To me the big thing about Flash storage that makes it risky to use is not how long it lasts, it is that it fails silently. By the time you start to notice symptoms of a failing SD card or USB drive you have no idea how long it has been failing and therefore don’t really know how reliable your backups are or how far back you have to go to get to a guaranteed uncorrupted image.

So first of all the SD card doesn’t move files around to write level. Files that remain static (e.g. OS files) get written once and those bits get taken out of the calculation for wear leveling. So the 10000 writes would only apply to the amount of the storage that is left over.

Also, not all cards are all that smart about how they implement the wear leveling which can further cause some areas of memory to be written to more frequently and therefore wear out more quickly.

If you have a swap partition, that also needs to be taken into consideration for writes.

I do not know what it means when Toshiba says it supports 10000 write cycles. They can easily claim that number without any wear leveling at all which will kill the SD card super fast, or use a poor write leveling algorithm which will extend the life a little bit, or have a really good one and extend the life of the card a lot. Without better information about how/whether they wear level the number is all but meaningless.

Finally, one area of concern that can be falsely identified as a failing SD card is file system corruptions. When the RPi loses power without shutting down it is very easy for it to end up with a corrupted file system which can look a lot like a failing SD card.

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That’s one thing, you really have to keep in mind, especially with RPi3. They are power-hungry - and if you use an old power adapter (like I did), the Pi will fail (my MagicMirror Pi did this on me and I thought at first of a defective SD). So, be aware to always have it on a enough powersource!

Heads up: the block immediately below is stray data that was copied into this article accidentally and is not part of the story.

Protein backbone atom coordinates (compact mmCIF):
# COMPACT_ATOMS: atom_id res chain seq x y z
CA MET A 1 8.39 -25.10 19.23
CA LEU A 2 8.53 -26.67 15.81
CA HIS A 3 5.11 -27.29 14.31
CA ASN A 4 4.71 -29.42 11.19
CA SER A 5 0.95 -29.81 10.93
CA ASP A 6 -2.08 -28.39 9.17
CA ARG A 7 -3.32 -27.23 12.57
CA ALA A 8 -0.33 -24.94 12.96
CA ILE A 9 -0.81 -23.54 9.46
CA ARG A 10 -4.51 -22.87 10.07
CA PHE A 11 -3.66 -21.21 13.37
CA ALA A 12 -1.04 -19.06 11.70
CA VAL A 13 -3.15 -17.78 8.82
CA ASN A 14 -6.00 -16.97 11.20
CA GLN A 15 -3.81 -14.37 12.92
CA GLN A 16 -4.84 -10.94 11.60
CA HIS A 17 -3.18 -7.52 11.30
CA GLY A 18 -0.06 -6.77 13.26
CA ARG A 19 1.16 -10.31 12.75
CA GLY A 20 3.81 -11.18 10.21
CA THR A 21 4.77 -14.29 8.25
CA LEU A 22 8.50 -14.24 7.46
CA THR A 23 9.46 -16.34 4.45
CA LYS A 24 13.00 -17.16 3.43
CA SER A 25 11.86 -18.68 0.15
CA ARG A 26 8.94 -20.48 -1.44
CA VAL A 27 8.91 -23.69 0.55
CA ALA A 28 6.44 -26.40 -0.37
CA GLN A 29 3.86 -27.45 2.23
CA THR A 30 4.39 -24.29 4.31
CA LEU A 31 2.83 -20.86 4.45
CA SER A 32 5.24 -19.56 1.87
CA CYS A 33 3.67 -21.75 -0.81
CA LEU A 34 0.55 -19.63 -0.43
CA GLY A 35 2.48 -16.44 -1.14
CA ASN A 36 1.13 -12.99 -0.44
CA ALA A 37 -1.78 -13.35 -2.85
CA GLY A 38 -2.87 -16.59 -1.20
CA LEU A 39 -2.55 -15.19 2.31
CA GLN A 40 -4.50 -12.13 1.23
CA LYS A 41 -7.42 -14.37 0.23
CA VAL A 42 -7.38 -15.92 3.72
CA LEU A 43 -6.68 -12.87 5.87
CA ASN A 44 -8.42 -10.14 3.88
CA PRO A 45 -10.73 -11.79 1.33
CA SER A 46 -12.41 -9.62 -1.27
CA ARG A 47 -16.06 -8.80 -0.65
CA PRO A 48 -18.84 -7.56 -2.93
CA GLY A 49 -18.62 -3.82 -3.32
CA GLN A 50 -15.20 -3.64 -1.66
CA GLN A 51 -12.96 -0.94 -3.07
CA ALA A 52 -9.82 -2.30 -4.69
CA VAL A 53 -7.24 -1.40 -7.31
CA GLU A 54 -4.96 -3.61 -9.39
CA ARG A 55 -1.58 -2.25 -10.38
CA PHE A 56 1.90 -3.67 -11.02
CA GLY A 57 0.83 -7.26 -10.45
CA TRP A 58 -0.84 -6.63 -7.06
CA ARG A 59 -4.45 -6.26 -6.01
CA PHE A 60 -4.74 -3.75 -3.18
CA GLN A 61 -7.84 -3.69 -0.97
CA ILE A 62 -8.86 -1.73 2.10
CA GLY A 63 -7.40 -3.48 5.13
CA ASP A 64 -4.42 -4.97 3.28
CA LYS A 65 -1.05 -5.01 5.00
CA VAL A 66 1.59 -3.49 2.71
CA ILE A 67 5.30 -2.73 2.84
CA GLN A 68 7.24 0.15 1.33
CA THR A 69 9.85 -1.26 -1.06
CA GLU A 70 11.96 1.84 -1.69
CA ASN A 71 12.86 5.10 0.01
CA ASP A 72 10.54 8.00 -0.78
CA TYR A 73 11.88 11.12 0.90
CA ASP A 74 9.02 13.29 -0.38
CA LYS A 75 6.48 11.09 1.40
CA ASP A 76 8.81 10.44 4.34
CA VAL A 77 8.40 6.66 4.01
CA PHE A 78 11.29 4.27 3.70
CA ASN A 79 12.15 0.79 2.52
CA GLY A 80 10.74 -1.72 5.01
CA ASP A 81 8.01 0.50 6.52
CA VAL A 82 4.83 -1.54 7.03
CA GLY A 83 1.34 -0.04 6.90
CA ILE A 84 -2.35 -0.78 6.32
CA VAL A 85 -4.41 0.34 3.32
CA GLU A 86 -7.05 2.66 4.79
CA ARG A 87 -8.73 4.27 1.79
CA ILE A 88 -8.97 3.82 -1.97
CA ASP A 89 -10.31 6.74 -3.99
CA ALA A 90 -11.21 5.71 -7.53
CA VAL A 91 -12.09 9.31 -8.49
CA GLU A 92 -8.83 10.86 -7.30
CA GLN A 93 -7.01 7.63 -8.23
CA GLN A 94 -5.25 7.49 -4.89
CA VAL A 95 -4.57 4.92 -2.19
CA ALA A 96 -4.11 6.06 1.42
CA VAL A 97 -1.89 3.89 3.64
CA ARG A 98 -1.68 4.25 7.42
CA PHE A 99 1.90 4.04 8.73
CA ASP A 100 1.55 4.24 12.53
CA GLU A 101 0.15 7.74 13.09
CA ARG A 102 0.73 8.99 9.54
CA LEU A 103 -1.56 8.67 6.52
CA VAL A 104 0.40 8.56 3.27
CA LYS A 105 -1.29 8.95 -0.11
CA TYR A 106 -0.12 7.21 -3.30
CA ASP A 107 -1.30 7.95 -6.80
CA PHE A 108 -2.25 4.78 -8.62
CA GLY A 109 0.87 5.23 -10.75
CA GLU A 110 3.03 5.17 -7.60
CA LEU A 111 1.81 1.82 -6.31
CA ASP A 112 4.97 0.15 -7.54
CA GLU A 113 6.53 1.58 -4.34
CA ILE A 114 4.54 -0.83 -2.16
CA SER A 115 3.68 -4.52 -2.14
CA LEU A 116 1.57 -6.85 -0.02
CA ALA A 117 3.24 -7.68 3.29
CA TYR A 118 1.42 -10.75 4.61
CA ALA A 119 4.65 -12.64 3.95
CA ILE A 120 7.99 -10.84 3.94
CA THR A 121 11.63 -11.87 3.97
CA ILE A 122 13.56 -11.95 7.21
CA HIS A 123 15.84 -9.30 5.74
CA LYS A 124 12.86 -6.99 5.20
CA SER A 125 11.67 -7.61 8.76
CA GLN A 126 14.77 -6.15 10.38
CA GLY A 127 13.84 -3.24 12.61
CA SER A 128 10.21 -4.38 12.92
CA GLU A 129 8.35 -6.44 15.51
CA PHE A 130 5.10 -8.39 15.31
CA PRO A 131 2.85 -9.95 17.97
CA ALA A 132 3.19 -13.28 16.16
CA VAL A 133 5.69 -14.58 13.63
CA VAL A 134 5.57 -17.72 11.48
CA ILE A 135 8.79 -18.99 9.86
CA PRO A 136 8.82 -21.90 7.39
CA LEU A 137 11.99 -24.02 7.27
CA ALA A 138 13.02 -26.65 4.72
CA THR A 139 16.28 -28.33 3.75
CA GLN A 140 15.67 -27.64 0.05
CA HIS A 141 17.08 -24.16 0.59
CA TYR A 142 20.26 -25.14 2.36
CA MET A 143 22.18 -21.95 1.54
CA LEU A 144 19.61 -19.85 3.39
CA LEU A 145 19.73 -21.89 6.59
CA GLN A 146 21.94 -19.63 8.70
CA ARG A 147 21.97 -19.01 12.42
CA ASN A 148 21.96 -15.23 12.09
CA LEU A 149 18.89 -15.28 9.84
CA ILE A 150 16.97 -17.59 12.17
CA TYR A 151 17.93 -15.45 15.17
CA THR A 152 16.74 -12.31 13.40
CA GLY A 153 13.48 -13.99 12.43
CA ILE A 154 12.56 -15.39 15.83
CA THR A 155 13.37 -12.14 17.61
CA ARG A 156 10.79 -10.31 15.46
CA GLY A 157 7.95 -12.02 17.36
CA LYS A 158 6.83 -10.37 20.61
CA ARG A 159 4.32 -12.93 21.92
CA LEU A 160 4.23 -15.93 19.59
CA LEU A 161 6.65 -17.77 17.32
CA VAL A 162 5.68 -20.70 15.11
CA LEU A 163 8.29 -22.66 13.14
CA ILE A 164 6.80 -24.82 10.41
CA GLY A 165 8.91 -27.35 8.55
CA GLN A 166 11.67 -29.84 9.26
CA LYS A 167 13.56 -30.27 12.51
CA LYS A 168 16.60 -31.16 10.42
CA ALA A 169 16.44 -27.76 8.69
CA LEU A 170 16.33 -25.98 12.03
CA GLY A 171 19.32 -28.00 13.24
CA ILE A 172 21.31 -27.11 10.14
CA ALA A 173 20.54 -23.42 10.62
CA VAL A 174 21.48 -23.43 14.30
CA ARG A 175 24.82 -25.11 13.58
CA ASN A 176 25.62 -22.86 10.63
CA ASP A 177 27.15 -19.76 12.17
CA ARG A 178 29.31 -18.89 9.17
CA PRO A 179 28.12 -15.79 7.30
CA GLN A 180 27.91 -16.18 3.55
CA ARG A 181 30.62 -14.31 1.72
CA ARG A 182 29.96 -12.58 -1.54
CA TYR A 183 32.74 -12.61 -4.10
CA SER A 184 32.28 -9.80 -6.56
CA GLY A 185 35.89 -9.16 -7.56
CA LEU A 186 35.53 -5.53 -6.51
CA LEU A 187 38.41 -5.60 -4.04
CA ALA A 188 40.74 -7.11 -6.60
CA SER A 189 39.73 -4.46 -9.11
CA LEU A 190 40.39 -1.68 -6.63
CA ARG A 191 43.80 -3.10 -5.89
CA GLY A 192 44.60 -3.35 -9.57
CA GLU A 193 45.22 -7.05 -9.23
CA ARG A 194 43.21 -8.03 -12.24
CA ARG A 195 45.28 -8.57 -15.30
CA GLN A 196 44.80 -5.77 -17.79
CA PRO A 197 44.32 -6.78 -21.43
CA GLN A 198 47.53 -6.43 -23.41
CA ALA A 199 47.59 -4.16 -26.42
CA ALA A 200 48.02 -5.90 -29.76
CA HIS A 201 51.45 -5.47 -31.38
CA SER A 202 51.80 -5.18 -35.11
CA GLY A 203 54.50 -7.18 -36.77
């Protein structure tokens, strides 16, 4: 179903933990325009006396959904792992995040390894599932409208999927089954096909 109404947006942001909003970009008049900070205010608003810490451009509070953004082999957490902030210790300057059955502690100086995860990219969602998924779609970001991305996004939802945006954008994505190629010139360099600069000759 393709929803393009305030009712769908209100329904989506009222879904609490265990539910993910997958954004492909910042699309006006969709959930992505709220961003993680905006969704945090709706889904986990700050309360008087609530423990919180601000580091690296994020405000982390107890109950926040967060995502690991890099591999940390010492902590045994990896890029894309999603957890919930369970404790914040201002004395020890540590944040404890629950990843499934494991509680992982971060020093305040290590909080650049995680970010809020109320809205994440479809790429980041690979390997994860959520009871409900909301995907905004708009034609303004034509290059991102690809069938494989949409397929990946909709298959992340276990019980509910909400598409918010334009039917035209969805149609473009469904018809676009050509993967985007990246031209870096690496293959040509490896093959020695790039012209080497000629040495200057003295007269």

Yeas, so I should substract the ammount of used space from 16GB. But still I think it should last longer :slight_smile: I have suspicion that even if I use 64GB sd card it will not make sd card live longer - and don’t want to spend money to check that :smiley:

IS this device usable as an alternative?

Transcend 64GB SATA III 6Gb/s SSD370S 2.5” SSD TS64GSSD370S

This is a SATA III interface SSD. It’ll work, if you put it in a SATA->USB housing like this one:
be sure, your Pi is powered by a 2.5A power source!

Can anybody tell me, if I need to format the ssd before i can use it. I also read something about partitioning…

I have a ssd in a case out of the box and want to migrate my openhab to it…

Can anybody help me?

I have been using cheap Chinese 16gb SSD as boot drives for my Pis for a while now and they all worked straight out of the box. Just flash them with raspian, Openhabian or your image of choice with something like etcher and plug them in your Pi (3B+) with a sata to usb adapter and your good to go.

Thank you!

I bought this case: Inateck Festplattengehäuse 2 5 Zoll USB 3.0, Externes HDD Gehäuse für 7 mm/ 9,5 mm 2,5" SATA HDD und SSD, Unterstützt UASP, Werkzeuglos (FE2013)
And this ssd: Intenso High Performance interne SSD 120GB (6,3 cm (2,5 Zoll), SATA III, 520 MB/Sekunden) schwarz

Do i still need a sd card in the raspi?